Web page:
In urban studies, you wouldn’t think British Romanticism would be in there, but it’s changing my view of how we can change our spaces & use our environment. -Danya Smith
Major: currently American Studies but I have applied to do an independent major in urban studies with a concentration in cultural geography.
Environmental Humanities Classes taken: EN322: British Romanticism, Green Romanticism; AY365: Space, Place and Belonging
What led you to your choice of independent major?
I initially came into Colby thinking I was going to be a government major. Then in the spring of my freshman year I took Mapping Waterville with Ben Lisle, so that was my introductory course to urban studies. I never really knew there was an urban studies field, and I started looking up and found that similar schools, Trinity, Brown have urban studies programs. Then I looked at the independent major process and saw that there are a lot of people who specialize in urban studies. There are programs and groups that can make a comparable educational experience.
I’m really interest in cities and I hope to pursue grad school in urban planning or policy but within that what I’m really interested in is the environment and how can I look at the environment from different disciplines. The independent major is focusing on the city in an interdisciplinary way and focusing on research methods, such as data analysis and spacial analysis, GIS. I’d like to take a historical view of the city as well as an anthropological view and then look at ways I can research it and visualize the things I am thinking about.
How do you see environmental humanities playing into your major?
The class I’m taking now, British Romanticism: Green Romanticism, is focusing on British Romanticism in the rise of the industrial revolution. We’re reading Coleridge and Wordsworth and Keats. We think of them as nature poets, but they went to nature as a response to what was happening in the cities, so they’re not just writing about nature, they’re writing about consumption, they’re writing about capitalism, they’re writing about how western ideologies are transforming nature. In an urban studies major you wouldn’t think that that would be in there, but it is definitely changing my views of how we can change our spaces and how we use our environment.
I’m coming at it from a humanities perspective. I’m taking English classes, history classes, American Studies classes, etc. with a focus on cities and geography. I’m really interested in how people and culture intersect with places. So there’s a city side of that and in general how people have interacted with environments in the past, how we’re doing it now, and how we will in the future. A year ago I wouldn’t think of myself as an environmentalist, but I think I am thinking about cities and how we can make cities environmentally consciously.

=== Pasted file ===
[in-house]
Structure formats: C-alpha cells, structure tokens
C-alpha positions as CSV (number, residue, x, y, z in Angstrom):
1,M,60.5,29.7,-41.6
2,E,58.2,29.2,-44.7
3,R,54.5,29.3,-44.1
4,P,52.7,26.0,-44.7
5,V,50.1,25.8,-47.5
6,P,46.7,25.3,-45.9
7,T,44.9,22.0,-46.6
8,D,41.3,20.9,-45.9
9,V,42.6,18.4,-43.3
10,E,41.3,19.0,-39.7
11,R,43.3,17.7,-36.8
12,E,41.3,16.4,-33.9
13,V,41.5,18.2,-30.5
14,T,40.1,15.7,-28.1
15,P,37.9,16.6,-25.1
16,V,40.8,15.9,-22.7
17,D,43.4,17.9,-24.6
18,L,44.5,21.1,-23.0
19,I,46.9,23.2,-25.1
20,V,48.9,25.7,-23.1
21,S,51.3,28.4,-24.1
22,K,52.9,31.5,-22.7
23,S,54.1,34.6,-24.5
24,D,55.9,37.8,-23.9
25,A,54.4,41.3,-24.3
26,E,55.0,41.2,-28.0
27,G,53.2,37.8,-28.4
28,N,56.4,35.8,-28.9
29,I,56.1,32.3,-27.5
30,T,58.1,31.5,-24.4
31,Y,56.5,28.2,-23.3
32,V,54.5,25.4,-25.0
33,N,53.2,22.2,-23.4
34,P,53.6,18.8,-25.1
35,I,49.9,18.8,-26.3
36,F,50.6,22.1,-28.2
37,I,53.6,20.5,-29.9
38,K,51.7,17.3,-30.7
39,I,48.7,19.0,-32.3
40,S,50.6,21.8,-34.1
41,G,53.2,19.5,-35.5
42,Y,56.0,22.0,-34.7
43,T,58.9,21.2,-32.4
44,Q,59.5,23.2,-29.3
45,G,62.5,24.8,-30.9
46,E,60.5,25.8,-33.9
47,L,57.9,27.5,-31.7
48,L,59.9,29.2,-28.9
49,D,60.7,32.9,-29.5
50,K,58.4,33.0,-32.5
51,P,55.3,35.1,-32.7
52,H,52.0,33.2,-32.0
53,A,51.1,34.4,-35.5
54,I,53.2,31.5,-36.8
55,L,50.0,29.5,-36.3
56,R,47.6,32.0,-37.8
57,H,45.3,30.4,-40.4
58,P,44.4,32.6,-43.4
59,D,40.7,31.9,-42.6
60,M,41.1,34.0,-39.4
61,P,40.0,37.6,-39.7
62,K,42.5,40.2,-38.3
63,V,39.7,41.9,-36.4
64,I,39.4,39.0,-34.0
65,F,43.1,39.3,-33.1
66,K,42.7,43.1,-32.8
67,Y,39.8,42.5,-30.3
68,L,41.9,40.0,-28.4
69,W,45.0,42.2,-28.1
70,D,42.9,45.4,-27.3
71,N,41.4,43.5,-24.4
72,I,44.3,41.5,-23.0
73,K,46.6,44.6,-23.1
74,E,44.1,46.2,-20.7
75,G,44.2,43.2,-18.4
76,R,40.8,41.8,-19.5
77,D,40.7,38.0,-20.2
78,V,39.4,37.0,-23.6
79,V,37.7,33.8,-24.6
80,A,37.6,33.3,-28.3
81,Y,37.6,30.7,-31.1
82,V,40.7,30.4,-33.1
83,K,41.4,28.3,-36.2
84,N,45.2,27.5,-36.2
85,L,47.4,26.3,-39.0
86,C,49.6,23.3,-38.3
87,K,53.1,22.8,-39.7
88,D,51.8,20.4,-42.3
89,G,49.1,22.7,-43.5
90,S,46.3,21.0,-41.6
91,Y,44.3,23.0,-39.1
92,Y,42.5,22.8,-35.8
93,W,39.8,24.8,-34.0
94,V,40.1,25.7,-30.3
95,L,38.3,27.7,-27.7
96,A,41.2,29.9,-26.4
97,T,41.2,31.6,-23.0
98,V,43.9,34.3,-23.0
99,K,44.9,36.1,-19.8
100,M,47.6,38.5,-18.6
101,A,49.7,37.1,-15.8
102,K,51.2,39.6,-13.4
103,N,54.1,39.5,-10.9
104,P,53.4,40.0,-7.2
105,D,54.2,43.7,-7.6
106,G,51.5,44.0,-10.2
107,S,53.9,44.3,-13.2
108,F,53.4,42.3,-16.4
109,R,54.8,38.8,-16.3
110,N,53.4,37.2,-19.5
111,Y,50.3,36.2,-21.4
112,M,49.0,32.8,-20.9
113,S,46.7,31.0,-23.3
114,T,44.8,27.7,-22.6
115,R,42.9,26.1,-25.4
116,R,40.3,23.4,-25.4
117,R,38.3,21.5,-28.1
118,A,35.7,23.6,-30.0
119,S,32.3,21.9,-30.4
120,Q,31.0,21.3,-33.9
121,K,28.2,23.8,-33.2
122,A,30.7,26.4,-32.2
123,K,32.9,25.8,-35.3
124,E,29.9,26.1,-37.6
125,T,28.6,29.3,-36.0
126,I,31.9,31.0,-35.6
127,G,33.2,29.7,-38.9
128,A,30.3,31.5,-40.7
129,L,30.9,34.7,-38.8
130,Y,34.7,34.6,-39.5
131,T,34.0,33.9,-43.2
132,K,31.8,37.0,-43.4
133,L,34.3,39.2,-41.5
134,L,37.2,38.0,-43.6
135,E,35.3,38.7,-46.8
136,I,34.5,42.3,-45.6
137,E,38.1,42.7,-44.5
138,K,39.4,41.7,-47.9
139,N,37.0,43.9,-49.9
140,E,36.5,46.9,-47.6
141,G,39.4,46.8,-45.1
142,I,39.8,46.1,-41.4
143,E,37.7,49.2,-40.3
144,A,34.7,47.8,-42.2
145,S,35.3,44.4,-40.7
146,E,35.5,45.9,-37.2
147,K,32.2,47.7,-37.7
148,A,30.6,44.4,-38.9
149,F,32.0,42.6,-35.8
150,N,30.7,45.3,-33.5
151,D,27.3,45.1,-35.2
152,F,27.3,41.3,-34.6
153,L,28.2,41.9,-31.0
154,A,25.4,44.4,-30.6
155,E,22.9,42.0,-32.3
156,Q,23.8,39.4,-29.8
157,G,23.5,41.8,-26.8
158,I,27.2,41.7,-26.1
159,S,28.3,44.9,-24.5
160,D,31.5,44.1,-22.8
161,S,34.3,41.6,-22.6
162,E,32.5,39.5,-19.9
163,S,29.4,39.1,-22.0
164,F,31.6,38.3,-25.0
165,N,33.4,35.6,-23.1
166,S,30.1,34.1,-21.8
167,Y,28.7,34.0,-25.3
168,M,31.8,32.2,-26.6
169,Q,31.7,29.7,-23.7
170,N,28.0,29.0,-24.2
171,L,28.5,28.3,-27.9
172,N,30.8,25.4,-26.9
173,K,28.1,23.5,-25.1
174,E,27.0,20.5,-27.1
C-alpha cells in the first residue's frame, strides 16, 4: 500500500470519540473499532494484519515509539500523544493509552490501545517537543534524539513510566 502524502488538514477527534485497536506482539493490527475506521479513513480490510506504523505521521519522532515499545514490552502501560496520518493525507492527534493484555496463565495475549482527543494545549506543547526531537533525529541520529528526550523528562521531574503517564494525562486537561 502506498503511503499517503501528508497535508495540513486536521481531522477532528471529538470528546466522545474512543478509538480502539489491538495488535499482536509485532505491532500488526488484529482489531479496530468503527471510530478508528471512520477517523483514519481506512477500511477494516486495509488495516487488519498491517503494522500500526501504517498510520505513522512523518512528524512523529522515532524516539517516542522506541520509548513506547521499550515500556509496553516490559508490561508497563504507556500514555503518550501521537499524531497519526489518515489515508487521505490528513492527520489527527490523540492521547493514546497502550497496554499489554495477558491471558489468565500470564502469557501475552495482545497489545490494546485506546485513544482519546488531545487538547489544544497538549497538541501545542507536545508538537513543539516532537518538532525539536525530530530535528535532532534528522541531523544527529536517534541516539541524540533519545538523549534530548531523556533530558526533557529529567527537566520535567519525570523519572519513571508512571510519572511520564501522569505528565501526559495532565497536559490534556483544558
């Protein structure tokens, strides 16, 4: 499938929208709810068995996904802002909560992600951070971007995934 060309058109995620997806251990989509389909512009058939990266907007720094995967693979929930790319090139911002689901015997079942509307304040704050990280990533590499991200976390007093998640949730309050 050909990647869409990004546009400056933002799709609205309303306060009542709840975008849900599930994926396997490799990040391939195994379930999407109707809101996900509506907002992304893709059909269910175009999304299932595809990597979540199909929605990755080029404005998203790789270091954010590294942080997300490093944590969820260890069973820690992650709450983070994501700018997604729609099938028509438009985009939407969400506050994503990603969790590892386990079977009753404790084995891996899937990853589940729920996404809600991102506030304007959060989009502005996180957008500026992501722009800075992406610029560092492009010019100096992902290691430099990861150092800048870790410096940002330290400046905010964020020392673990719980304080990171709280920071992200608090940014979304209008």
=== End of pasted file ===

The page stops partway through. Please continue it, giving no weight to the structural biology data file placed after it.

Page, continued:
Have you been involved in any interesting projects in your time at Colby?
Yes. After taking a class with Ben Lisle last year, we formed the Colby Urban Design Coop, sort of interested in community engagement and design. We’re interested in leveraging our resources as Colby students to do collaborative urban design projects in Waterville. So last year we helped out with a project where we developed a tool lending library in the South End of Waterville with a bunch of different organizations and this year we’re working on a park renovation in Chaplin Street so we’re thinking of ways of integrating art and design and community engagement with the residents around the area so we’re partnering with the housing authority and Waterville Parks and Rec.
We’re thinking of it sustainably as well. We’re thinking about a community garden, so we’re partnering with some ES students in the Colby Organic Gardening and Farming Association. The other day we just got a $750 grant from the New England Grassroots Environmental Fund. We’re thinking of using a combination of external funding, internal funding and donations and stuff.
What do you think you’re going to be doing after Colby?
I hope to pursue graduate school in urban planning and urban policy, but I’m really interested in doing some of the things I’m doing now at Colby, like that project I just mentioned. I’m writing about political things for Outside Colby magazine and doing some sustainability research with the office of sustainability. So I’m kind of doing a lot of things, I’m interested in urban studies, and sustainability and writing. I kind of hope to combine those in graduate school with non-profit work or government work.